Common Sense
ISBN: 0486296024
EAN13: 9780486296029
Language: English
Publication Date: April 22, 1997
Pages: 64
Dimensions: 0.20" H x 8.00" L x 5.00" W
Weight: 0.15 lbs.
Format: Paperback
$3.88
Book Overview
Among the most influential authors and reformers of his age, Thomas Paine (1737-1809) was born in England but went on to play an important role in both the American and French Revolutions. In 1774, he emigrated to America where, for a time, he helped to edit the Pennsylvania Magazine . On January 10, 1776, he published his pamphlet Common Sense, a persuasive argument for the colonies' political and economic separation from Britain. Common Sense cites the evils of monarchy, accuses the British government of inflicting economic and social injustices upon the colonies, and points to the absurdity of an island attempting to rule a continent. Credited by George Washington as having changed the minds of many of his countrymen, the document sold over 500,000 copies within a few months. Today, Common Sense remains a landmark document in the struggle for freedom, distinguished not only by Paine's ideas but also by its clear and passionate presentation. Designed to ignite public opinion against autocratic rule, the pamphlet offered a careful balance between imagination and judgment, and appropriate language and expression to fit the subject. It immediately found a receptive audience, heartened Washington's despondent army, and foreshadowed much of the phrasing and substance of the Declaration of Independence.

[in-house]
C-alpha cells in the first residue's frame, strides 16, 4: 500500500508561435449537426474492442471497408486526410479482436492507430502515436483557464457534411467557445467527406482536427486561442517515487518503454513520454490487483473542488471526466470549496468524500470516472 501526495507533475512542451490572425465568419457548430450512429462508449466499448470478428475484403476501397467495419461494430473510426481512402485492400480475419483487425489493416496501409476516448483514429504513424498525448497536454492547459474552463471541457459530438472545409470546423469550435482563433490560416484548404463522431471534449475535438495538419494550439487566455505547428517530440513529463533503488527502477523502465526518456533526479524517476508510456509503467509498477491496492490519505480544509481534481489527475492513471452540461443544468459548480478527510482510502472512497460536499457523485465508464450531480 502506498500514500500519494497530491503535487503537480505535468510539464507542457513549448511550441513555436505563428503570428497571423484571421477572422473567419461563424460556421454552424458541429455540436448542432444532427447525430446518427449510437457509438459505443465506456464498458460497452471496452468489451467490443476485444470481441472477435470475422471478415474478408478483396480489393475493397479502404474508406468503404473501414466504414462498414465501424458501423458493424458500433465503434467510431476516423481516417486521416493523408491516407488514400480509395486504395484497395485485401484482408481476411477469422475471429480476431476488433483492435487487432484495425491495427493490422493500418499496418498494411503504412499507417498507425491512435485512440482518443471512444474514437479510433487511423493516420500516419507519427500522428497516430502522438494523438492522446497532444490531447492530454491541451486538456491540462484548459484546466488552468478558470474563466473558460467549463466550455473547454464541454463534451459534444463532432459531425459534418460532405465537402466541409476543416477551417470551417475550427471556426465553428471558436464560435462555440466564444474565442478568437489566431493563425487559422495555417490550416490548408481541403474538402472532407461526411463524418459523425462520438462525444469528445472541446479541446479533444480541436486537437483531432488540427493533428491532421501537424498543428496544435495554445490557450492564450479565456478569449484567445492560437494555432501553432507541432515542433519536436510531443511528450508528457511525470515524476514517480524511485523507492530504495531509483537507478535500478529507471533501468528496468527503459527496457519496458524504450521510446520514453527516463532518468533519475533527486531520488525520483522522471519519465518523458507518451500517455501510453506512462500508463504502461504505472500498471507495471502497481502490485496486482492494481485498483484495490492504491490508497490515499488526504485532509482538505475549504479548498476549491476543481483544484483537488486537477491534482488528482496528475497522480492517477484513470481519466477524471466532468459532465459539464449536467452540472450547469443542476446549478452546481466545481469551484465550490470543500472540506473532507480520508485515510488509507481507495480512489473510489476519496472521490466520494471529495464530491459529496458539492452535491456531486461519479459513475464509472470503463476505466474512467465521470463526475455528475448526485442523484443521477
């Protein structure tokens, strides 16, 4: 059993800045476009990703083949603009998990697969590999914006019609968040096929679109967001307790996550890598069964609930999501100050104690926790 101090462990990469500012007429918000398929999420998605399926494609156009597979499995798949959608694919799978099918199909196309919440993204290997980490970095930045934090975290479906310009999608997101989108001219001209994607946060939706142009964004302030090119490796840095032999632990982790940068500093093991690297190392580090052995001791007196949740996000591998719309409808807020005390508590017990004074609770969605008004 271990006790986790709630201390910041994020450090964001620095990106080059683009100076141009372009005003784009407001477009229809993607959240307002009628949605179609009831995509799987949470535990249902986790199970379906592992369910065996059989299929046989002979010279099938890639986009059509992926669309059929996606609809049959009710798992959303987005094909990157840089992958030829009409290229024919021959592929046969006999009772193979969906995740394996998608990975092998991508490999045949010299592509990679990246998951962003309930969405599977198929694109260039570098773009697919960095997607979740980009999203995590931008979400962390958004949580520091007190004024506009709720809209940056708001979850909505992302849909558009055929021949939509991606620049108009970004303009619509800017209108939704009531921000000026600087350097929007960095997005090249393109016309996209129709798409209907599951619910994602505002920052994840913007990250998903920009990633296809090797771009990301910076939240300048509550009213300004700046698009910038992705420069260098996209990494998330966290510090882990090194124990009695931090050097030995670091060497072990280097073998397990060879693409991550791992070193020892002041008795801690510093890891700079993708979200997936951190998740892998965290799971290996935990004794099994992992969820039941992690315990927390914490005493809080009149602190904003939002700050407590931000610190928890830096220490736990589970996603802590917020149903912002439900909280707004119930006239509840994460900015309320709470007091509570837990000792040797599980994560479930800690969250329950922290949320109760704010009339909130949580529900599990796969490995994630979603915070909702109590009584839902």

Editor Reviews
From the Back Cover Among the most influential reformers of his age, Thomas Paine (1737-1809) was born in England but went on to play an important role in both the American and French Revolutions. On January 10, 1776, he published his pamphlet Common Sense, a persuasive argument for the colonies' political and economic separation from Britain. Common Sense cites the evils of monarchy, accuses the British government of inflicting economic and social injustices upon the colonies, and points to the absurdity of an island attempting to rule a continent. Credited by George Washington as having changed the minds of many of his countrymen, the document sold over 500,000 copies within a few months. Designed to ignite public opinion against autocratic rule, the pamphlet offered a careful balance between imagination and judgment. It immediately found a receptive audience, heartened Washington's despondent army, and foreshadowed much of the phrasing and substance of the Declaration of Independence.